Every man, secret agent or not, needs to know how to pack ties for travel.
When it comes to gussying oneself up, women have the options of dresses, skirts or pants, as well as all manner of shoes and accessories. With such limited attire choices, if a guy wants to express himself, he must do so with neckwear. If you have no aspirations whatsoever to be in any way Bond-like—charming, suave, sexist—then by all means rip your tie off and toss it on the bathroom floor.
Be sure to let it get damp and crumpled, too, before wearing it the next day. This will ensure that people think you are a disgruntled DMV employee. Believe it or not, ties are made of quite sensitive material—silk, wool, linen—and thus wrinkle rather easily. Throwing your tie on the floor, hanging it on a doorknob, or loosening then yanking it off over your head are also excellent ways to speed up the wear and tear.
While this might sound like a torture device used by a Bond villain, it is actually the preferred method of storing a necktie. Besides sounding like what James Bond does on a Friday night, this is the second-most popular way to store neckwear.
The Esquire-approved technique is to fold the tie in half and then roll it up starting at the narrow end. Stash it in a small box or drawer on its side. This will prevent wrinkles and also give you a nifty hiding spot for all your spy gadgets. The best way to remove your tie like a mature adult human being is to unknot it in the reverse fashion you knotted it. How do you properly knot a tie? Sunday, April 13, Good Measure: I am often asked by customers and styling clients about caring for and storing bow ties.
When it comes to finding suitable storage for your bow ties, it really depends upon whether or not you wear one 5 days a week.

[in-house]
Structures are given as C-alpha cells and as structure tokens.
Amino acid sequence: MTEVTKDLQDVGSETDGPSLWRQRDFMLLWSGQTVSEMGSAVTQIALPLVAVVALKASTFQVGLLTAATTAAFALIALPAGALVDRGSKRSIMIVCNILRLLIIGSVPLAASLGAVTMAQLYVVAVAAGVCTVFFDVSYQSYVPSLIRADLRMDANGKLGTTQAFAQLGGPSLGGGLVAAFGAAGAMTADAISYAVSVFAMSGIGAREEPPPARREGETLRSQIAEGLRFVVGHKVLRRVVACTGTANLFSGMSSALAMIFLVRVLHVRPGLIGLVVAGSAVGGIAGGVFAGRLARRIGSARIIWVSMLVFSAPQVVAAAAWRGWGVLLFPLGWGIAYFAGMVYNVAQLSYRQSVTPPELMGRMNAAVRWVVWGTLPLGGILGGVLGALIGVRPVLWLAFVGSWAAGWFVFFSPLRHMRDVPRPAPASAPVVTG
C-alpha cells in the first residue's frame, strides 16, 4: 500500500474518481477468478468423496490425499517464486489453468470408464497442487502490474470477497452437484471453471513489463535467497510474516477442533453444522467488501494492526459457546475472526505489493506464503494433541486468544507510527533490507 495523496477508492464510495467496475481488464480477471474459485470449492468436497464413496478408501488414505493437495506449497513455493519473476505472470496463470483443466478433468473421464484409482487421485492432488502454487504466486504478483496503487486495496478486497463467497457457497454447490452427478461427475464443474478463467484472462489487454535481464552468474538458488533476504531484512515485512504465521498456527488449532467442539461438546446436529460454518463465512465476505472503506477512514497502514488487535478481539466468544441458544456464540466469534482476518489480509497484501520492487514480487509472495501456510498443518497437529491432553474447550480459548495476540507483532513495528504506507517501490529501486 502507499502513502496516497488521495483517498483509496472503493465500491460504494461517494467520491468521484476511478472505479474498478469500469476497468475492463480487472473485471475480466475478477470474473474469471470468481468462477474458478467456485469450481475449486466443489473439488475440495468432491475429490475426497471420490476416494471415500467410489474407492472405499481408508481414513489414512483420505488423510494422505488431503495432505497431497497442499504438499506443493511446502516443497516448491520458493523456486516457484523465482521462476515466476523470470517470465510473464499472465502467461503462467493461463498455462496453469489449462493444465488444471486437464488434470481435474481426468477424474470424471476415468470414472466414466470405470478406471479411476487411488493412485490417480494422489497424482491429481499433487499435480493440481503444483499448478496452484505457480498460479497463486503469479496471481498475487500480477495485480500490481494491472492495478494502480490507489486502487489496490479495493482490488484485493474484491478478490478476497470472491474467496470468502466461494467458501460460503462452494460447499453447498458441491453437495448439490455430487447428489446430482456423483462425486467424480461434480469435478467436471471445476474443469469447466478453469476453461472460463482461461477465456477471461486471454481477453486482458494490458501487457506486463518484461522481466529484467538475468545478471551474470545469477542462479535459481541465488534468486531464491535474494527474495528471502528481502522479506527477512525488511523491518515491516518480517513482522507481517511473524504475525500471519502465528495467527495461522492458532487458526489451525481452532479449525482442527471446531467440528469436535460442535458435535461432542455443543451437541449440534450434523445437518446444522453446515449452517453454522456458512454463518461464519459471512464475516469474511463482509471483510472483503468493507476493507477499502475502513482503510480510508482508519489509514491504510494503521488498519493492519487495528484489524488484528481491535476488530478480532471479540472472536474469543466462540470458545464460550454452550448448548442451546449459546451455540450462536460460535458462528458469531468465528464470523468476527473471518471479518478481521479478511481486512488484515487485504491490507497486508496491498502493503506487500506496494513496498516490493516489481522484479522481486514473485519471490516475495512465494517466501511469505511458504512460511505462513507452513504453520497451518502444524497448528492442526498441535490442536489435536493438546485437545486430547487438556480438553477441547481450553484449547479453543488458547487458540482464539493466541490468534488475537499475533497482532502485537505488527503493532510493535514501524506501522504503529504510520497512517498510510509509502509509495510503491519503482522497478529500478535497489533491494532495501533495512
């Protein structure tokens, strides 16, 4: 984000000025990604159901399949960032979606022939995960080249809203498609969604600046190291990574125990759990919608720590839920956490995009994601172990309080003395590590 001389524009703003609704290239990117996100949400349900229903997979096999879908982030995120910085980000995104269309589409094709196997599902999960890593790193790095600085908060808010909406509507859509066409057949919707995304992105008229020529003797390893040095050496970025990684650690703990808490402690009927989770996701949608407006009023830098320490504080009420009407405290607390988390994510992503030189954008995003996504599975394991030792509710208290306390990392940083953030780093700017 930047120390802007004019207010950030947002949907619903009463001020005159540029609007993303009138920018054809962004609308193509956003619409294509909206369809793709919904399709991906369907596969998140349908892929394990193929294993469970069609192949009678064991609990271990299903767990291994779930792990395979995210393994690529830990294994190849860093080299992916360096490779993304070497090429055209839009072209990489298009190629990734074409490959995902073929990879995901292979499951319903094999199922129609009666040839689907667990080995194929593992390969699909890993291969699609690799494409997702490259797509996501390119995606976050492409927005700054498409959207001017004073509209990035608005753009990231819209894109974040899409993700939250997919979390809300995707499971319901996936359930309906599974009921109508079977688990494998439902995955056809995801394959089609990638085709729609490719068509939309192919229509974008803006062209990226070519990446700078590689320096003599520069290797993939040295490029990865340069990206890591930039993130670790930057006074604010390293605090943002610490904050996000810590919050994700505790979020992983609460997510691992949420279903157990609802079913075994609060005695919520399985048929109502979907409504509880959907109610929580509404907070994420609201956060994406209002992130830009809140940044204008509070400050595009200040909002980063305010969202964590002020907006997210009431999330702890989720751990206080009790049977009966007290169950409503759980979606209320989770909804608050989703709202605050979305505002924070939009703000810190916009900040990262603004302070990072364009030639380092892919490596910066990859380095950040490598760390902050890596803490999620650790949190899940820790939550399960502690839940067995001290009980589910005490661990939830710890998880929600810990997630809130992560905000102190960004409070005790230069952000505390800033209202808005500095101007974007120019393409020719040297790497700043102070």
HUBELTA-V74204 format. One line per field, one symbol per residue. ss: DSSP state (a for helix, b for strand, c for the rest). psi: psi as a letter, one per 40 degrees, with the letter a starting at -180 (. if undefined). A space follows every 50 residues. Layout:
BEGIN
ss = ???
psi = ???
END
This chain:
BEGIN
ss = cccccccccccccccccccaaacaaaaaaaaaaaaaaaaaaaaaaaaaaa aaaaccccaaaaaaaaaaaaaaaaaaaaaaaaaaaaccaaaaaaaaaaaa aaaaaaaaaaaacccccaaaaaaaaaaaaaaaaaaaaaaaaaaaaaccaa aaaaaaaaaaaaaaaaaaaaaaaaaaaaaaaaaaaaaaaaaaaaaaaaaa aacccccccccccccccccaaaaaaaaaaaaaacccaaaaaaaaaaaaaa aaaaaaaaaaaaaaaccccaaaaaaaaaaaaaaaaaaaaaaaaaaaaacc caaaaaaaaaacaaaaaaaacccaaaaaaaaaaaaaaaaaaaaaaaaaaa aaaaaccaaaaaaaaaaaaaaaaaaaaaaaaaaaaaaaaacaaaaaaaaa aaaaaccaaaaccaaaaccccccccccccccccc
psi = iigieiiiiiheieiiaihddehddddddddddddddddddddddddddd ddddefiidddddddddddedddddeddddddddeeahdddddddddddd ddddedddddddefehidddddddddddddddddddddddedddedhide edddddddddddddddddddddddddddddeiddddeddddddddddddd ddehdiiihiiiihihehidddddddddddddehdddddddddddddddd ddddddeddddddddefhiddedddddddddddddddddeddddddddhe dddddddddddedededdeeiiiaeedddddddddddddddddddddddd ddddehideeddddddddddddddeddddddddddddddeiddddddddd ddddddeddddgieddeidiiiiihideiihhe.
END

For the occasional wearing it is best to roll or gently fold them in a box, to protect from dust and fading. Some brands, like ZR are sold in appropriate boxes for storage, if this isn't the case, you can find a nice selection of plastic, wood, and even woven storage solutions at stores like Target and The Container Store. A collectors box is also a nice storage option for frequent wearing.
Again, the bow tie can be tied, or rolled, and a beautiful box makes for a handsome display in your closet or on top of your dresser. When it comes to care, there are a few important things to consider. First, and this is really important, iron your bow tie before every wearing. Ironing your bow tie, no matter the material, helps to achieve the perfect knot. A warm iron, low steam, will iron out any wrinkles and help remove odors. Second, after wearing let your bow tie air out.
Don't put it right back into a closed box or a crowded drawer or closet.
Two acceptable ways to store your ties. Not tied and hung on the bedroom doorknob, not hastily flung onto the bathroom floor (although occasionally it may be necessary to hastily fling a tie onto the bedroom floor), and not wadded at the back of your sock drawer. Hang Your Ties The best way to store your ties is by hanging them over a tie-rack or a clothes hanger. If you are using a hanger, stay away from skinny wire hangers as they may cause a crease in the tie. If you’re like me and traveling with two ties at most, simply roll them up and put them in your dress shoes. The rigidity of the dress shoes will keep your ties from getting crushed. Another method is to carefully fold ties in half (narrow end under wide end) and then in half again, and place them in between layers of your other clothing. This should prevent your ties from shifting.